S.B. 1070’s Day in Court
The Arizona law wins some and loses some.

A pro-S.B. 1070 contingent outside the Supreme Court


The Supreme Court has upheld the provision of Arizona’s S.B. 1070 that the Obama administration and the illegal-alien lobby most feared: Section 2, which reaffirmed the existing power of Arizona’s local police to inquire into someone’s immigration status if the officer has reason to believe that the person is in the country illegally. In upholding Section 2, the Court has vindicated the power of judicial review and of reason itself. The lower courts’ efforts to invalidate the patently constitutional provision became progressively more laughable as the case rode up the appeal circuit, culminating in the administration’s own tortured verbiage before the Supreme Court. Even the most liberal justices could not accept the contortions of plain meaning that the solicitor general and two Ninth Circuit judges (opposed by a powerful dissent from Ninth Circuit judge Carlos Bea) inflicted on congressional law in their desperate attempt to overturn the Arizona provision.

The administration hated Section 2 because it would throw into sharp relief its de facto amnesty for illegal aliens. Section 2 raised the specter of Arizona traffic cops, say, regularly being told that federal immigration authorities have no interest in detaining an unlicensed illegal alien who has just run a red light or is driving under the influence. However, now that President Obama has issued his own executive amnesty for over 1 million illegals, the administration should not be troubled at the prospect of being shown in yet another forum to be indifferent to immigration enforcement. But it continues to fiercely oppose Section 2 because it turns out that merely asking an illegal alien about his status has a deterrent effect that interferes with the open-borders agenda.

The Court also rightly rejected the lower courts’ premature granting of a preliminary injunction in a facial challenge against Section 2. The Court argued that the section needs to play out in practice to see if its enforcement raises any constitutional problems. Memo to the ACLU: Drop your racial-profiling suit against the section; you’re not going to get past this ruling.

The majority took official note of the harms done to Arizona by illegal immigration, citing Center for Immigration Studies research on the disproportionate rate of felonies committed by illegals in Maricopa County.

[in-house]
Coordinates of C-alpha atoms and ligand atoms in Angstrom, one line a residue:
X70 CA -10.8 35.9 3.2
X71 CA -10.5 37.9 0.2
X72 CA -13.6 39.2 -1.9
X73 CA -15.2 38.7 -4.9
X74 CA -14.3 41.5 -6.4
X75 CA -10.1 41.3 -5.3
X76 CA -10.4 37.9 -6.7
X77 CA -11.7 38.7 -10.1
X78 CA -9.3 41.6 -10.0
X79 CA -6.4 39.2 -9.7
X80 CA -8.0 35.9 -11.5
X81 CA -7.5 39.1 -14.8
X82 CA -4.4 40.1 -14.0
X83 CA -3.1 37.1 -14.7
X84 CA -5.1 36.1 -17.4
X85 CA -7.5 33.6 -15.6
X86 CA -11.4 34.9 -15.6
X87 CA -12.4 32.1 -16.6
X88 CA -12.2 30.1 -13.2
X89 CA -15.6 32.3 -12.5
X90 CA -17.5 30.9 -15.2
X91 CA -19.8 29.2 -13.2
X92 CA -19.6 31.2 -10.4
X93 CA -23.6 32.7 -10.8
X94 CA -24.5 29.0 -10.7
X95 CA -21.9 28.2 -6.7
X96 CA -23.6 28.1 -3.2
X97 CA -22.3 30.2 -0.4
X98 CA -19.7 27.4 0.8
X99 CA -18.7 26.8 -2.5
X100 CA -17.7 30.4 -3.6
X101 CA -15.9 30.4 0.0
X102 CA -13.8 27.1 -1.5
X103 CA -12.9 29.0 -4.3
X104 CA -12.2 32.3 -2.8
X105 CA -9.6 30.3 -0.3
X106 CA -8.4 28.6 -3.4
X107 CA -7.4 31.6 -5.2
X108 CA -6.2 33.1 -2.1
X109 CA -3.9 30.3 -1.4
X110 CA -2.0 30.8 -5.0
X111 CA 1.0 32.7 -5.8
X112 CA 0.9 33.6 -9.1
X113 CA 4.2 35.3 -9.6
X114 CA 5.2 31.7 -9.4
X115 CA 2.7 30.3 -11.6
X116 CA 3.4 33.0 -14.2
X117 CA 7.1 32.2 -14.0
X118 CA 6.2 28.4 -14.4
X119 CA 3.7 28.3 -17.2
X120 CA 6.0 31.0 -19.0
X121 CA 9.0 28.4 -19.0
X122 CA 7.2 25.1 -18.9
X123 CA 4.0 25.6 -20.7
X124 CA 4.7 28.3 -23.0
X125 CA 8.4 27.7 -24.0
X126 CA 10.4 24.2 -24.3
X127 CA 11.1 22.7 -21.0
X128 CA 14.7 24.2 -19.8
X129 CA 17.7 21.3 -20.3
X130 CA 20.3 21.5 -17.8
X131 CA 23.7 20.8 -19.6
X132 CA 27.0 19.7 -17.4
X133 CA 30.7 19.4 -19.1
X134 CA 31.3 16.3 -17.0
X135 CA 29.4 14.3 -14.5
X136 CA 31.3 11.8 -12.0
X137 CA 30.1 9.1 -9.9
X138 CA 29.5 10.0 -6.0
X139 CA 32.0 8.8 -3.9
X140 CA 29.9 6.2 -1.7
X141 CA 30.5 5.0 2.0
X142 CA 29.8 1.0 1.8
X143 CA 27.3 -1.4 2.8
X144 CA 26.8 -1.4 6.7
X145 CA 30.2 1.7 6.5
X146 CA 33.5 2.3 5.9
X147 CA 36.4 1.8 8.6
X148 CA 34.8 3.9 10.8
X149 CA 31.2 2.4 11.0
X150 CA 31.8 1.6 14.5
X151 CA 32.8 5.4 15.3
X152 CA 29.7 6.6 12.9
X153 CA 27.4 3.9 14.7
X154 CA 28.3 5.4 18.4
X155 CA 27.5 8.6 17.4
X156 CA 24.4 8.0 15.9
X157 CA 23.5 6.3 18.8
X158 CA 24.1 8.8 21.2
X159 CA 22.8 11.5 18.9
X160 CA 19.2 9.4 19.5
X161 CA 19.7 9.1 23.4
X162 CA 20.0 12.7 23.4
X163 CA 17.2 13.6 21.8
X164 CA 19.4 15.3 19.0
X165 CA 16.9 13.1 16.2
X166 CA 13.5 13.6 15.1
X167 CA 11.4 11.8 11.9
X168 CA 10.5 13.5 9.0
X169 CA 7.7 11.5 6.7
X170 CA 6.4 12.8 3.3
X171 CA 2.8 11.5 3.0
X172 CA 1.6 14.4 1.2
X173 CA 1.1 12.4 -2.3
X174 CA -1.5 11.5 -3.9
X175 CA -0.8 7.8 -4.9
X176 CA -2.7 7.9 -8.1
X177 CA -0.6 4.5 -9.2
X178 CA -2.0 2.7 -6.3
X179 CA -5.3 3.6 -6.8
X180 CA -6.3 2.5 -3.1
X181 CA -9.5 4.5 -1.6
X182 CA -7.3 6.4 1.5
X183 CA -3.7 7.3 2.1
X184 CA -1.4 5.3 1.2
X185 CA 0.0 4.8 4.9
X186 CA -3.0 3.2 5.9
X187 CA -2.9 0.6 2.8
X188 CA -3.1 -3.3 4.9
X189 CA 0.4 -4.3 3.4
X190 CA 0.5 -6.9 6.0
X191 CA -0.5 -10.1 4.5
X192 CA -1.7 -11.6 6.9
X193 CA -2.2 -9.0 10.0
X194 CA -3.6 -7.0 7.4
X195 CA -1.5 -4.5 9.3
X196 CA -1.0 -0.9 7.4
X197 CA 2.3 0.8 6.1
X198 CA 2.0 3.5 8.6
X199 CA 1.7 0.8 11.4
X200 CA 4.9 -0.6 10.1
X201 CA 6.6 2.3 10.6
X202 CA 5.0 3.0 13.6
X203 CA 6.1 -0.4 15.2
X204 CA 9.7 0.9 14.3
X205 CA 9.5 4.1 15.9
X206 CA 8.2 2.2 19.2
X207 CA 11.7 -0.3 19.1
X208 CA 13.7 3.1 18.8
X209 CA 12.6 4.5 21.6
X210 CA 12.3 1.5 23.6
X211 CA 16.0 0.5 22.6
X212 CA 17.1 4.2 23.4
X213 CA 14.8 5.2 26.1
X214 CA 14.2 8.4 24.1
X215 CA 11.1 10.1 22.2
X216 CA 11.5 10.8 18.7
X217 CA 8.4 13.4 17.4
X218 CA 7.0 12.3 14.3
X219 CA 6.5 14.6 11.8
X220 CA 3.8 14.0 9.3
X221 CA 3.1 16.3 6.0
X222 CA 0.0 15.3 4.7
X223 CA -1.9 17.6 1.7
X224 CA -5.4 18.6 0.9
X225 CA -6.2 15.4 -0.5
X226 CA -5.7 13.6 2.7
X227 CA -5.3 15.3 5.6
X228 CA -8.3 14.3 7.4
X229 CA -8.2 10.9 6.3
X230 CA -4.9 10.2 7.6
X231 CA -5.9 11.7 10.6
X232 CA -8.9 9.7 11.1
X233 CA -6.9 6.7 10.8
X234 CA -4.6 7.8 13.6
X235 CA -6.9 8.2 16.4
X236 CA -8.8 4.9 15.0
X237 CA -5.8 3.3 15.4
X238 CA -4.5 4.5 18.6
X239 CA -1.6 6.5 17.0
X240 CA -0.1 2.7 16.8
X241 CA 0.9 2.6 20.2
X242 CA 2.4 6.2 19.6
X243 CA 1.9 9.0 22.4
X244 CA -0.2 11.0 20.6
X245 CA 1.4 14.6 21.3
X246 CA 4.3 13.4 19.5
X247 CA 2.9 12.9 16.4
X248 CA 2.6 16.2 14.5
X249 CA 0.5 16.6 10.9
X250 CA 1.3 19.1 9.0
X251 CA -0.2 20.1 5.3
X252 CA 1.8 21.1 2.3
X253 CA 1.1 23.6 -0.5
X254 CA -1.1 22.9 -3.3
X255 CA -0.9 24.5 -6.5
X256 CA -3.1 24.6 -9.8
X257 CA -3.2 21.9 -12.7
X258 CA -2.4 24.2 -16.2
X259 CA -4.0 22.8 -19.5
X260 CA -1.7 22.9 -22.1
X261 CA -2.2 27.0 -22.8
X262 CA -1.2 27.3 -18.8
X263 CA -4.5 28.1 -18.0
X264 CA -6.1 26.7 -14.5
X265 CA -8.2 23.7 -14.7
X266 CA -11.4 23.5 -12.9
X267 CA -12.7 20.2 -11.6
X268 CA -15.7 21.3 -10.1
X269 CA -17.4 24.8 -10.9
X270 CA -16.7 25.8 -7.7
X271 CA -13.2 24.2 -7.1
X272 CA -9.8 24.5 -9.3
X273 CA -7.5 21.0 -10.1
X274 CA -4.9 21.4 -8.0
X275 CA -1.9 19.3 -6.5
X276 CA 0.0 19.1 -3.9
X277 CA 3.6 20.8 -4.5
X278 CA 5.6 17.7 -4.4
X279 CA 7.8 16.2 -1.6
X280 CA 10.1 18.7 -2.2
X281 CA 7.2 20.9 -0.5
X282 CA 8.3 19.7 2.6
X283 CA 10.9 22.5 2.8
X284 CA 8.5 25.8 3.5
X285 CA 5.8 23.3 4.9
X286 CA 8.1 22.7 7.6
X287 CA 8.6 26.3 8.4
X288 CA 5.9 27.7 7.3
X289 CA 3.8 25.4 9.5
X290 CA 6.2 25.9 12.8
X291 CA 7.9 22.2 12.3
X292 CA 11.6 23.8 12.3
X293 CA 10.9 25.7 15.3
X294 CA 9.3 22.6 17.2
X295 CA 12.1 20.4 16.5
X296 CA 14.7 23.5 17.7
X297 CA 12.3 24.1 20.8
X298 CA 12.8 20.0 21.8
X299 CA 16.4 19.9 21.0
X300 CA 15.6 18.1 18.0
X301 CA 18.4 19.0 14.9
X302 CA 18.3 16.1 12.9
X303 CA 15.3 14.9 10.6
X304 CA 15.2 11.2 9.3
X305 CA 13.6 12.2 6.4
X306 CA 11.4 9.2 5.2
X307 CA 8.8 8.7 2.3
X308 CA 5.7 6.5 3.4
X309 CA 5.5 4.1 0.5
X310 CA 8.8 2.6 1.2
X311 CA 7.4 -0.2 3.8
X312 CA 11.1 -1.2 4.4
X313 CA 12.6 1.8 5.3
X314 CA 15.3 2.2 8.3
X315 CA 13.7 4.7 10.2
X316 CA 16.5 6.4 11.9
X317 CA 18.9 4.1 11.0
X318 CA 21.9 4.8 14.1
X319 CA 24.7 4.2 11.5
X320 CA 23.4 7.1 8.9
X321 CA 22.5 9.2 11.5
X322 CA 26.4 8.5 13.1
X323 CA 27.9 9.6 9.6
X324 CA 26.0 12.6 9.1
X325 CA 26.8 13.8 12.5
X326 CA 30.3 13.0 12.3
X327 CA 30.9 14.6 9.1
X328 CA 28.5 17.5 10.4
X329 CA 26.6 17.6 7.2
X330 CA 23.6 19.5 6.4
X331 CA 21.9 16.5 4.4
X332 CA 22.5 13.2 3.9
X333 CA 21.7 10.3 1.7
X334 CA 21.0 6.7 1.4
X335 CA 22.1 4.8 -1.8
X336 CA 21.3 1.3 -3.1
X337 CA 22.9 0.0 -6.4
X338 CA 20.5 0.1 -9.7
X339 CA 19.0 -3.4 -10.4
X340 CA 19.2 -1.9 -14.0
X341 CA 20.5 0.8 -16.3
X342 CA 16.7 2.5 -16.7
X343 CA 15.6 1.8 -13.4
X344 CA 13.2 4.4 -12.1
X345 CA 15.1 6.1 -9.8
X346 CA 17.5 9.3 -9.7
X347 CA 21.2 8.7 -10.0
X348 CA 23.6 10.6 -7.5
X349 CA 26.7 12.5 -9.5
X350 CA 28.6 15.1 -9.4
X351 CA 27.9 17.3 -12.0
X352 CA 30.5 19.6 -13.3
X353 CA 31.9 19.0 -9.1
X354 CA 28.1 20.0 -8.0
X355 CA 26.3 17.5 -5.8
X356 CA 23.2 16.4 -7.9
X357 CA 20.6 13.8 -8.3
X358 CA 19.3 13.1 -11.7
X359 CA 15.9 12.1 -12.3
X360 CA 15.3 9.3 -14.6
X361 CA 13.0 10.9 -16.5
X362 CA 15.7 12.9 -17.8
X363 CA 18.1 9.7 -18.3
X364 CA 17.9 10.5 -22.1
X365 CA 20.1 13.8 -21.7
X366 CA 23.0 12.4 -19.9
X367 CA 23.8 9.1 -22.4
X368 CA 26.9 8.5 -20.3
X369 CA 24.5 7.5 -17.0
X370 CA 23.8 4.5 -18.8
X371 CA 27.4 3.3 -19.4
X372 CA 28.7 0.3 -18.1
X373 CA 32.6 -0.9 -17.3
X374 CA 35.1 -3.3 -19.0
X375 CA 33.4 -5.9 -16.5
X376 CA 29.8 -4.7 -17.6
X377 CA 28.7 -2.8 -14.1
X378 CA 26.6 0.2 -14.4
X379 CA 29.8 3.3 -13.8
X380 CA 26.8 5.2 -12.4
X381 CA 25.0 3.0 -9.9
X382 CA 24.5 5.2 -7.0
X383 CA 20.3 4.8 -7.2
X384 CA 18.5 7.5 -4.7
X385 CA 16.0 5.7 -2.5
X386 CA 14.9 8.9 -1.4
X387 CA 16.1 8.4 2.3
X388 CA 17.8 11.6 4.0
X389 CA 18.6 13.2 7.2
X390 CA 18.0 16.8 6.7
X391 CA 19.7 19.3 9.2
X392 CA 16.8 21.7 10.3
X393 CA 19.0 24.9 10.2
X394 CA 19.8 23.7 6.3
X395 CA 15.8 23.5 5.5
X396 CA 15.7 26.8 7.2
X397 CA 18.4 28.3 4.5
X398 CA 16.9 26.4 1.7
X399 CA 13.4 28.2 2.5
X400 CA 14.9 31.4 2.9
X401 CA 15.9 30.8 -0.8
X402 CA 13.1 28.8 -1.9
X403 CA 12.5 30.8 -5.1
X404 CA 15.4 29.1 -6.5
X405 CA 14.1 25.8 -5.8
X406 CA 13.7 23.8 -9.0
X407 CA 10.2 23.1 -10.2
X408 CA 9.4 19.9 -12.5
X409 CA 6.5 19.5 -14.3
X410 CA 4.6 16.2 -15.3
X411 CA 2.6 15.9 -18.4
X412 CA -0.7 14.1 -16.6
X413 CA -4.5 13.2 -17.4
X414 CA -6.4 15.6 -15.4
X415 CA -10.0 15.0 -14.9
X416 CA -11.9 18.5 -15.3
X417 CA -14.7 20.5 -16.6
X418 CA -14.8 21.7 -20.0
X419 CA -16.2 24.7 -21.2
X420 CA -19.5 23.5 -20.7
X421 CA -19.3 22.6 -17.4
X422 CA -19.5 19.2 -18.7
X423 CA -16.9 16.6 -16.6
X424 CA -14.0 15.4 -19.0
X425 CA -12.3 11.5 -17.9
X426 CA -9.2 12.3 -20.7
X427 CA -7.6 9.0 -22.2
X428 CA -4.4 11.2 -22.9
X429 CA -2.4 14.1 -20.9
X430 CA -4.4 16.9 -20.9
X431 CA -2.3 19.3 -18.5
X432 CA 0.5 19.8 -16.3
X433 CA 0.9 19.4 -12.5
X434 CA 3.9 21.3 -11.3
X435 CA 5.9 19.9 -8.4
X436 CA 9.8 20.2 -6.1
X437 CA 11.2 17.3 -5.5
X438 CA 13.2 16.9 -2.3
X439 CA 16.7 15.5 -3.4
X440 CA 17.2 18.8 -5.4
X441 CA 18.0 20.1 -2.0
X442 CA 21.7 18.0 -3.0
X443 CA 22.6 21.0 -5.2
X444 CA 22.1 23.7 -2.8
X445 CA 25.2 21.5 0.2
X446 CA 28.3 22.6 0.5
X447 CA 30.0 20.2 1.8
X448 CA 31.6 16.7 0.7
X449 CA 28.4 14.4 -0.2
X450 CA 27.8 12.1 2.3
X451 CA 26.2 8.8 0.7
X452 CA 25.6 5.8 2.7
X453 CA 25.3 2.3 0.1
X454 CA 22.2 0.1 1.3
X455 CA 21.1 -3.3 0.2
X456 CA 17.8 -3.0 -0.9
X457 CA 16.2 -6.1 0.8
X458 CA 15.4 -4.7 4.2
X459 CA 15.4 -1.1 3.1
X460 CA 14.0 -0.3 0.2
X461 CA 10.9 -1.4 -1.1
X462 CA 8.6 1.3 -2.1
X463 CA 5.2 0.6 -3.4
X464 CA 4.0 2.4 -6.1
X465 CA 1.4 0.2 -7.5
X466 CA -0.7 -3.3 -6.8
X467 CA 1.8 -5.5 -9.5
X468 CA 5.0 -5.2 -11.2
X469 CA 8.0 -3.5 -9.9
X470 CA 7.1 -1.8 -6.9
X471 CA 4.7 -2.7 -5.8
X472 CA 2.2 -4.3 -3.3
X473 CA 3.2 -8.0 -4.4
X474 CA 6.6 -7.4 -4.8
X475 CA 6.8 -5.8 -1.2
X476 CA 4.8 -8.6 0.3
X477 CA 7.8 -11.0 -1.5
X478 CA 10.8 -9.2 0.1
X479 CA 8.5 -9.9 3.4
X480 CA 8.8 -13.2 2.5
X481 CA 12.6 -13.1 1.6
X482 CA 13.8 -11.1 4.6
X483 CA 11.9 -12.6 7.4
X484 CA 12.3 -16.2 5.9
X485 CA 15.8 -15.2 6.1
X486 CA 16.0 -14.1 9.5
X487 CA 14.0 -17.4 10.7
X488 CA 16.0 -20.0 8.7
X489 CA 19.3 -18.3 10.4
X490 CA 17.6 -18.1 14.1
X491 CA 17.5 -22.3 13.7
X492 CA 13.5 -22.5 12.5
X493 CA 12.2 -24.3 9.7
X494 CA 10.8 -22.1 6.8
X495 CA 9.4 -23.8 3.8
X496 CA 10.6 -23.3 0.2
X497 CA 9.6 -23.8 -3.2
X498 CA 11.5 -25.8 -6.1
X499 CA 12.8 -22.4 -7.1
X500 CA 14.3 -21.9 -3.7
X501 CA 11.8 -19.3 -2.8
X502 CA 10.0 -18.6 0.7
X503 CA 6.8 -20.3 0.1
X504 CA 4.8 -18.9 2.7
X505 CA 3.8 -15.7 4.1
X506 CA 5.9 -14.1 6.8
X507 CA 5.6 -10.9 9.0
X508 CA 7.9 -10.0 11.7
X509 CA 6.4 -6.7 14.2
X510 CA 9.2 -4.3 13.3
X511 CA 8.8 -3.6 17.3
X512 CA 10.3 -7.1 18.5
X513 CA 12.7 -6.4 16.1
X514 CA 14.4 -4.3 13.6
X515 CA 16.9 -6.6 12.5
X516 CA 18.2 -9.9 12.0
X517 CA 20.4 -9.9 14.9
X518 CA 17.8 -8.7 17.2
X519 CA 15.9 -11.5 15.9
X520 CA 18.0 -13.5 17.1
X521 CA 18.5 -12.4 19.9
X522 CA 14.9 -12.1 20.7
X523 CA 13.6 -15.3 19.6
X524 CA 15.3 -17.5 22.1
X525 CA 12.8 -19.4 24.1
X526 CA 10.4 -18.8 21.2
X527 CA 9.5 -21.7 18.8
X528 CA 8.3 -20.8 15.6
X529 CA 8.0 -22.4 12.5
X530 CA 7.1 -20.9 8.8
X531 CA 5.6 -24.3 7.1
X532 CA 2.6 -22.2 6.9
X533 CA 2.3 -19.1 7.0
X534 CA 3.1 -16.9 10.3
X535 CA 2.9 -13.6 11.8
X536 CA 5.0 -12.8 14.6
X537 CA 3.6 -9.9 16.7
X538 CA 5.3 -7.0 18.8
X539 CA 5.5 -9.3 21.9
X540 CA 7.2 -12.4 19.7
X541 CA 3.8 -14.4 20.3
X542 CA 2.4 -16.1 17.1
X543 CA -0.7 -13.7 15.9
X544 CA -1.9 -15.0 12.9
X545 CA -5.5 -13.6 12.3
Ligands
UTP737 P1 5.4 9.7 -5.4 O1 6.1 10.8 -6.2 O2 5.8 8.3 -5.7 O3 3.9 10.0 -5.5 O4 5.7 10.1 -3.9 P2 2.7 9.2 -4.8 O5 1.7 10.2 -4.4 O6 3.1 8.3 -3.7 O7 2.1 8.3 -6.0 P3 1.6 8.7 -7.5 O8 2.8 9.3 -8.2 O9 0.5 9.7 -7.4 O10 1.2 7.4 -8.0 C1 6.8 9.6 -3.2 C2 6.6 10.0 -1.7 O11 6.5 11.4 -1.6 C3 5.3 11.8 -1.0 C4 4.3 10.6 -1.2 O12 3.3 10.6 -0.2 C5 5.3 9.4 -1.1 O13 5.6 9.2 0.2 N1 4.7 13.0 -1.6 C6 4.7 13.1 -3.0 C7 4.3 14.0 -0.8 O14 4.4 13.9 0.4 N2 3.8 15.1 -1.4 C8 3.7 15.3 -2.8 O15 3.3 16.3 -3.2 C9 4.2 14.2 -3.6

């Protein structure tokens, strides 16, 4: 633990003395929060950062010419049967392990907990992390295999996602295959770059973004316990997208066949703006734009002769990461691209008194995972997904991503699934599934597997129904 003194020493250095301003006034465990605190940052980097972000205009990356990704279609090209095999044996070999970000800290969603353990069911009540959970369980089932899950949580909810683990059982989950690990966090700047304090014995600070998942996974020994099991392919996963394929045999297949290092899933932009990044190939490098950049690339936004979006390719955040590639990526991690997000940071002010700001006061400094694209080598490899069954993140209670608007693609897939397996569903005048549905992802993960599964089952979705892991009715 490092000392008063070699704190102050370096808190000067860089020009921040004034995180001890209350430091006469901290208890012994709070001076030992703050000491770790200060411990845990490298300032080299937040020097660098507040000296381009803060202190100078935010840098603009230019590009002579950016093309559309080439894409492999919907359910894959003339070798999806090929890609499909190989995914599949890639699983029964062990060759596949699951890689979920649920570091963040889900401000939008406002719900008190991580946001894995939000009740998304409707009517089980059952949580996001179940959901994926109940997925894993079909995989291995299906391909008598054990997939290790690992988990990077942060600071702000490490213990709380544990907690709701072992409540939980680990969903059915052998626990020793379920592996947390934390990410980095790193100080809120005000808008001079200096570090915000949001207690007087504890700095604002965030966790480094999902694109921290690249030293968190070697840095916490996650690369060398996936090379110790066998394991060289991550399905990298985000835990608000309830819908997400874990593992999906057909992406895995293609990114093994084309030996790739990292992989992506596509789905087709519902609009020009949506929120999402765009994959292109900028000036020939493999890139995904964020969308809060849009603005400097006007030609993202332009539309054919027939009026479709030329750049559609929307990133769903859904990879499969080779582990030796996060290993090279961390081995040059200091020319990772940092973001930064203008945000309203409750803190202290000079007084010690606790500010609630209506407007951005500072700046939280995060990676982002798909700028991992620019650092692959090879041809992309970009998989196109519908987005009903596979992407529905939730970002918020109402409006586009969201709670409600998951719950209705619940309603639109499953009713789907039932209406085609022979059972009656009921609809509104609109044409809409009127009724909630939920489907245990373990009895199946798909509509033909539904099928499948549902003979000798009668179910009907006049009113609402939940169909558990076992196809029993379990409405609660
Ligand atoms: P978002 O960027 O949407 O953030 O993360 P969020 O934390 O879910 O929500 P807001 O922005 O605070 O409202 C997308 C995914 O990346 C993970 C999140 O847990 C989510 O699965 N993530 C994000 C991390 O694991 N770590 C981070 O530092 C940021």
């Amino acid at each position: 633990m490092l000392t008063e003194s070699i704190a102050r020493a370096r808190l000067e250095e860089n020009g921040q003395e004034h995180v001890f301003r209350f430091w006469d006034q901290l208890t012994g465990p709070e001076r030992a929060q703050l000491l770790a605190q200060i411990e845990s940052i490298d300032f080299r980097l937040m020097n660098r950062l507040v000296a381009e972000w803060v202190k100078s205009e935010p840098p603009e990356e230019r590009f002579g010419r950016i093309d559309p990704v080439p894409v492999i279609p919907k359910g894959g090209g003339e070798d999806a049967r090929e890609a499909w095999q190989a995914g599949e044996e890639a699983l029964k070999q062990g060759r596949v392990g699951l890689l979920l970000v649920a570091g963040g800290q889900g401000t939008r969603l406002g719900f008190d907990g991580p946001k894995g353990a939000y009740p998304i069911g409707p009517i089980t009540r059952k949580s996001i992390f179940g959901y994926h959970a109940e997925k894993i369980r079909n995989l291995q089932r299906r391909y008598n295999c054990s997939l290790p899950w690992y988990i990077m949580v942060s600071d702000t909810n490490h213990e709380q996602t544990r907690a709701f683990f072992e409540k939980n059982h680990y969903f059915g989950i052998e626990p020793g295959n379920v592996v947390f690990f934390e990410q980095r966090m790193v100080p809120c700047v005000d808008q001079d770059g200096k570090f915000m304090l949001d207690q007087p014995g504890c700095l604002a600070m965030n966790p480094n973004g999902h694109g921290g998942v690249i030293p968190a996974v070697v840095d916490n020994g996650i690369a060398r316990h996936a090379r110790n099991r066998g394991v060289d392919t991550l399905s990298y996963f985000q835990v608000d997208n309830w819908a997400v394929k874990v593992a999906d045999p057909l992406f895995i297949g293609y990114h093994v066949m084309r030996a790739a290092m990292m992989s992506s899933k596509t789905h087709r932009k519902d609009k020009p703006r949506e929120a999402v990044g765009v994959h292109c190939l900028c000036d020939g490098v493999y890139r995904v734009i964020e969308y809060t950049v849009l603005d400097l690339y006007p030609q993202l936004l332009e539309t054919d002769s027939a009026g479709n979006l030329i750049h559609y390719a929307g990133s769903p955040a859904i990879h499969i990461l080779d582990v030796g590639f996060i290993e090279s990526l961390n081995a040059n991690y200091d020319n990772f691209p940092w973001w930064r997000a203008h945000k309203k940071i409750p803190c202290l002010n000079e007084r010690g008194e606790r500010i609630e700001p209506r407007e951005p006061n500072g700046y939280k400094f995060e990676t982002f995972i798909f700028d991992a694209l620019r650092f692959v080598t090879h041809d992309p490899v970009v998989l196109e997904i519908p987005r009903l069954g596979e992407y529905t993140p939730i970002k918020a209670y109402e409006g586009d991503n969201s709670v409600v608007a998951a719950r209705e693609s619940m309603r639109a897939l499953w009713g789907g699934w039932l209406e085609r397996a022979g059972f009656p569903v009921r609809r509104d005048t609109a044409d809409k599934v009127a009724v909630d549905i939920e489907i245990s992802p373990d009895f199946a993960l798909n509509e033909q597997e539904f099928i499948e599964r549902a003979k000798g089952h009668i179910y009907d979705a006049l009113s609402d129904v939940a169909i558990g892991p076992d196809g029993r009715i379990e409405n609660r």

I am frankly flabbergasted, however, that the majority, joined by the otherwise dissenting Justice Alito, invalidated Section 3, which makes it a state misdemeanor to violate a federal law requiring legal aliens to carry their registration papers with them. The precedent relied on by the Court concerned a much more complicated state registration scheme that clearly added new requirements to the federal one. Unfortunately, the drafters of Arizona’s Section 3 appear to have needlessly given a pretext for invalidation by changing the federal penalties in the most trivial of ways: not including probation as a penalty and not allowing for pardons. These details of Section 3 were not relied on by the lower courts and have been given prominence by the SCOTUS majority as a bootstrap supplement to its rigid and overly broad reading of preemption doctrine.

A more interesting and plausible objection to Section 3 would arise only once the law was put into practice. If Arizona decided to fine or jail someone under Section 3 whom the feds wanted to ignore, it would be in conflict with executive-branch enforcement priorities. Finding a constitutional conflict in such a situation would require raising executive discretionary decisions about (non)enforcement of the law to the status of congressional statutes and executive regulations under preemption doctrine — an important issue that the majority ducks (and that Justice Alito claims must be resolved against the federal government’s preemption claim). Since the Court has overturned Section 3 on a facial challenge, however, we will not soon have a ruling on that question.